He was widely known throughout Ireland as a foremost authority on medicine specialising in neurology and was also a prolific writer on scientific subjects. He was also an outstanding linguist and developed a keen interest in Gaelic poetry, folklore and song, one of his great works was ‘The Bards of the Gael and Gall’, whilst others included; The Poets and Poetry of Munster, History of the Land Tenures and Land Classes of Ireland and The Easter Song of Sedulius. Sigerson was deeply involved in the Society for Preservation of the Irish Language as far back as 1877. He wrote regularly using pseudonyms like Erionnach and An Ulsterman for articles printed in leading newspapers and periodicals such as; The Irish People, The Nation, Hibernian Magazine, The Shamrock, The Harp and The Irishman. He wrote on many issues including the land question, prisoner’s conditions, on the execution of the Manchester Martyrs and on Home Rule. Sigerson composed the famous Tyrone anthem The Mountains of Pomeroy and indeed other songs such as The Enniskillen Dragoons, The Heather Glen and Farewell to Sligo. He was the president of the National Literary Society for more than thirty years delivering many outstanding lectures and was also a founding member of Feis Ceoil which was first organised in Dublin in 1897. Dr George Sigerson was a member of Seanad Éireann in 1922 after having been proposed by the leader of the Free State government, William T Cosgrave and served up until his death in 1925. He acted as Chairman of the first ever Senate with his proposer and seconder stating that “it would an honour if this learned and faithful historian of Ireland would take the Chair for this day”. In August 1922 when the issue of an official symbol for the new Irish state was being discussed Sigerson was brought on board alongside Thomas Sadleir who was the registrar of the Office of Arms at Dublin Castle and in December of that year it was recommended that the harp should be adopted which is synonymous with Ireland till the present day. Many tributes were paid to Dr George Sigerson following his death in 1925 with the Irish News at the time leading on a piece titled “Great Irishman dead after life of service”. It went on to state that he was one of the most notable figures in Irish life and said that he was a keen politician, a brilliant scientist, a poet of great merit, a storywriter, an essayist, a profound scholar and a historian whose work will live.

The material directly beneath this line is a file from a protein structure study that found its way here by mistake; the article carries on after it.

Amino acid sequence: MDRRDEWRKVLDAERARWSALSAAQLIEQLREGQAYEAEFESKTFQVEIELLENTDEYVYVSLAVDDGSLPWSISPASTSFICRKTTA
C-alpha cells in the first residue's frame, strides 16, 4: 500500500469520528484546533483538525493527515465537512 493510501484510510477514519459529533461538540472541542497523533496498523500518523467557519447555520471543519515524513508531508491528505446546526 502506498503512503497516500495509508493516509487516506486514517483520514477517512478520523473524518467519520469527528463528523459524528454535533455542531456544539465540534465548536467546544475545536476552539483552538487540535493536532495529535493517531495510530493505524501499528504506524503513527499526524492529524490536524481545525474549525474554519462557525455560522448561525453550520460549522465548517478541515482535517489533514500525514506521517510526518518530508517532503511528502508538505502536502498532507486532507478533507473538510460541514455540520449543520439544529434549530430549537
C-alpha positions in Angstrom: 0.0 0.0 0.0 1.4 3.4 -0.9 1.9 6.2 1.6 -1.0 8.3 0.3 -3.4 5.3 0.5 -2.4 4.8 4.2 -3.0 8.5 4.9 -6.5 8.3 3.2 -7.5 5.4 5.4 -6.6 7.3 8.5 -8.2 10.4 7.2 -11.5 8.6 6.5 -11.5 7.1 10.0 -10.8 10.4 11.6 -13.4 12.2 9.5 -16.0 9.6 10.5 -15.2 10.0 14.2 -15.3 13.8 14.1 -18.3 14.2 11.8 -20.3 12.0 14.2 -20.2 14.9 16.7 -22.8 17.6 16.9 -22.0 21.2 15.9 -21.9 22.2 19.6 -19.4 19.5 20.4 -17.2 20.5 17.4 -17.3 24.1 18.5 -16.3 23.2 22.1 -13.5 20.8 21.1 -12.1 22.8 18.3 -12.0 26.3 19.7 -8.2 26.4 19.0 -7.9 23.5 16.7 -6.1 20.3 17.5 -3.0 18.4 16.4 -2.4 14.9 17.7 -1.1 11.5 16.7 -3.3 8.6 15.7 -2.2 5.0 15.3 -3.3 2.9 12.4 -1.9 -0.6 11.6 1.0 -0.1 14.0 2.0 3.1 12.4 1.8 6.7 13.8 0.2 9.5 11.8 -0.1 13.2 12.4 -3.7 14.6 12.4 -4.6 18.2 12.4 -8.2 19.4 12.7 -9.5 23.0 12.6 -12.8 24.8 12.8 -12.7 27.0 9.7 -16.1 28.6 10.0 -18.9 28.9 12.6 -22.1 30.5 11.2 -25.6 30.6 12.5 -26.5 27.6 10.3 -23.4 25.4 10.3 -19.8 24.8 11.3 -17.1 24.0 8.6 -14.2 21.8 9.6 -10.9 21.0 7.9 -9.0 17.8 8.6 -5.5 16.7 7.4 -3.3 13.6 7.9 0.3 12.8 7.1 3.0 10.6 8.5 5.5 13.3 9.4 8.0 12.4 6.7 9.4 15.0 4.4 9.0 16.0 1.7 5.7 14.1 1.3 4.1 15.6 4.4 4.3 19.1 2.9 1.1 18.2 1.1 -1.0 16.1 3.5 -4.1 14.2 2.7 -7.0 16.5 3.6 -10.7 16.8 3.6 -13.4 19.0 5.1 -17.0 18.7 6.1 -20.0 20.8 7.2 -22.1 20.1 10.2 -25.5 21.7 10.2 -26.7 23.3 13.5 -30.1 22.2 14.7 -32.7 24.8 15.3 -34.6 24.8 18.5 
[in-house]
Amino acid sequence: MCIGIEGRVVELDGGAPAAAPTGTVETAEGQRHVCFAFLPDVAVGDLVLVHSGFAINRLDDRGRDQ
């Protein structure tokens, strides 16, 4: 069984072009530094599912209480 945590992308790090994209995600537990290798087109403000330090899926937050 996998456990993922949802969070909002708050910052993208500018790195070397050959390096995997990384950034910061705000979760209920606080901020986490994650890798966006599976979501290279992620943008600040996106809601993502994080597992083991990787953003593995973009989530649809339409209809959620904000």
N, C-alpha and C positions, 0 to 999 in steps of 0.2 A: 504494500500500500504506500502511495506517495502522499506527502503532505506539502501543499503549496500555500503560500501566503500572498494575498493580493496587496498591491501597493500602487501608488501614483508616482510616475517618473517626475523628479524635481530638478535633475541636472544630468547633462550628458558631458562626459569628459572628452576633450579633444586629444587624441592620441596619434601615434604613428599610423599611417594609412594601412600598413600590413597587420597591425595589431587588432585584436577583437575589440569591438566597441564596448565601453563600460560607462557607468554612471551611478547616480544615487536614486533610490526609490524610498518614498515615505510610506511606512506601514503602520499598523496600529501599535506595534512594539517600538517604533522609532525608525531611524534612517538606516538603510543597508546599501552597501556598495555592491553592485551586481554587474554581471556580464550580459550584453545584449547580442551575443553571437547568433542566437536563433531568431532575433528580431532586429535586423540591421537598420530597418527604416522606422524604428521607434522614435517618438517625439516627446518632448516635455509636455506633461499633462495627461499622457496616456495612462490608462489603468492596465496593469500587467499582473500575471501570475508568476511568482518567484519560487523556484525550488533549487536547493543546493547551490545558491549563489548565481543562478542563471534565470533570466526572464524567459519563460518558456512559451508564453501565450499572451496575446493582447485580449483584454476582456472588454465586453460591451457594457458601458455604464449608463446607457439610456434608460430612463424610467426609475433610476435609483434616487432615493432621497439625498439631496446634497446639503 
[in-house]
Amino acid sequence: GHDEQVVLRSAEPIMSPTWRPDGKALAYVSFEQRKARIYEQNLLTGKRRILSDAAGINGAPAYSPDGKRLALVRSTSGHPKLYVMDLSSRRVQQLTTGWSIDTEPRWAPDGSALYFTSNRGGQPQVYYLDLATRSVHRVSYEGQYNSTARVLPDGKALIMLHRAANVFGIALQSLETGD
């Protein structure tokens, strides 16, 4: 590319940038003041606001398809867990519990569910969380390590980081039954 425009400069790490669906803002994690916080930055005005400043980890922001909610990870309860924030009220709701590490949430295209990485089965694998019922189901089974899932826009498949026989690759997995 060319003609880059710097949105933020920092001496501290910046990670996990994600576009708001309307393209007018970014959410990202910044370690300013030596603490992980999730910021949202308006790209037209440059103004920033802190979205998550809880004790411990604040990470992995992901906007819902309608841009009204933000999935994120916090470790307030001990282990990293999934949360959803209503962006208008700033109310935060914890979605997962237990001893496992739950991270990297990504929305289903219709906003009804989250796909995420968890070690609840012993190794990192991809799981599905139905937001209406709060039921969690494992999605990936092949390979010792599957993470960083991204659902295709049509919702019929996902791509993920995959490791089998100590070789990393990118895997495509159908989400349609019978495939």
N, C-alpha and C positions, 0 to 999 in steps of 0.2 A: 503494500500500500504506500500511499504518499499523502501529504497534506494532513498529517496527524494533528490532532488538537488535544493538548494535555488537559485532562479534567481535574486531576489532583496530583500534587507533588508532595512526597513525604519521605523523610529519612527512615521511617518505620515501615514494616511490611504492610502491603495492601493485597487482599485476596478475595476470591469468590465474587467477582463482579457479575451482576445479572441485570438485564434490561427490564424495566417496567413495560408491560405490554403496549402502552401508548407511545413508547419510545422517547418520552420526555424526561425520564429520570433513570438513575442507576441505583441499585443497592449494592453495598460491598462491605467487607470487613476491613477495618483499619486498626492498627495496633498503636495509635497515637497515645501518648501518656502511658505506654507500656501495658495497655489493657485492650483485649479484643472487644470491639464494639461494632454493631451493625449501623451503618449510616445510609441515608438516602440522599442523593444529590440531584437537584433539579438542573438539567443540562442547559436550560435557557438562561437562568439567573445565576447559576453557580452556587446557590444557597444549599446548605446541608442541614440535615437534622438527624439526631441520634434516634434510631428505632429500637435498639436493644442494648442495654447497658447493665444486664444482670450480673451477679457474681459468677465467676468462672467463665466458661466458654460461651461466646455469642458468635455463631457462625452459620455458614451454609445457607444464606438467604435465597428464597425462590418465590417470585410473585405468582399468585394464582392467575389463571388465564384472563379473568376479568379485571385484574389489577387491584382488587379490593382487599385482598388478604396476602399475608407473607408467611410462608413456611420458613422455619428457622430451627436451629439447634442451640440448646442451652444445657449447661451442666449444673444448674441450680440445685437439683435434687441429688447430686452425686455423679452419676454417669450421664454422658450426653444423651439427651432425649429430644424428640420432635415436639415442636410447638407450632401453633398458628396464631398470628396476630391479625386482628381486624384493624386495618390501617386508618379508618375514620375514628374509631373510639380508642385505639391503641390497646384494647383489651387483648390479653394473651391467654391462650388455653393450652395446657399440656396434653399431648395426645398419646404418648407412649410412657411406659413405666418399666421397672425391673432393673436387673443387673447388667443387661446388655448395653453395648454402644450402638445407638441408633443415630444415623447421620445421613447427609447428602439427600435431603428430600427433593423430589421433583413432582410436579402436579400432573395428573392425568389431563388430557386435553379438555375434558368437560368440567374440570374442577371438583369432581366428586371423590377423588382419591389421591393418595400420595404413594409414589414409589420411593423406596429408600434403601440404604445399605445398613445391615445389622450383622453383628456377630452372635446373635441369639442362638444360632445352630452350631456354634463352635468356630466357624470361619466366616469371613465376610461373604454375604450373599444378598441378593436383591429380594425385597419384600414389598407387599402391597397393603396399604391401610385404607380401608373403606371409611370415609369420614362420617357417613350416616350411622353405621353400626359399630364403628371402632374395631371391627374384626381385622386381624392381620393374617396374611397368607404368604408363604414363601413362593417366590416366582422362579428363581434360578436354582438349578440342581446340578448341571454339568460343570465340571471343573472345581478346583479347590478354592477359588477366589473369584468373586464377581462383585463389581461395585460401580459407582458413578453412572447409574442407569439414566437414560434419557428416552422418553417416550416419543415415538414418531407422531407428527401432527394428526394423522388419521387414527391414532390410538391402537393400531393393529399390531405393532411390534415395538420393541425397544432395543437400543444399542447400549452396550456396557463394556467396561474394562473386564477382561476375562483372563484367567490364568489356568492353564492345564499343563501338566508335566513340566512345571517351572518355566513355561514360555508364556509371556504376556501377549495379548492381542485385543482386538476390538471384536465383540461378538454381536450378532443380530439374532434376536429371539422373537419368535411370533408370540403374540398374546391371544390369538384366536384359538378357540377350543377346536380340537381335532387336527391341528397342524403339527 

No words of mine could ever attempt do justice to the memory of the late Dr George Sigerson, he was an outstanding man in many walks of life be it in the medical, scientific, literary, political, educational or language fields. He shone at everything he was involved with and truly is one of Ireland’s most remarkable persons and don’t forget that he was born just a few miles outside Strabane! We should all be extremely proud of him and on this the 90th anniversary of his death I urge you all to take the time to read the book penned by Derry man Ken McGilloway published in February 2011 titled “George Sigerson, Poet, Patriot, Scientist and Scholar” and you’ll discover just how important and influential the man really was.
An interesting fact that many out there that many might not know is that Ken McGilloway, the author of the book mentioned above is married to a direct relative of Dr George Sigerson. Helen McGilloway nee McGinnis originally from Strabane and now living in Derry is a great granddaughter of Sigersons sister Jane McGinnis. Jane resided with her brother in Dublin from 1897 until her death in 1913 running the house for her brother; her husband was Patrick McGinnis who had predeceased her was a prominent businessman in the Strabane area. Most locals will no doubt know Helens brother Joey who is a well known figure around the town. I hope that in some small way that I have paid some form of tribute to one of Strabane and Tyrone’s most famous sons on this the 90th anniversary of his death.
Dr George Sigerson 11th January 1836 – 17th February 1925 – Ar dheis Dé go raibh a anam.
Aodhán Harkin – Sideline View Strabane Chronicle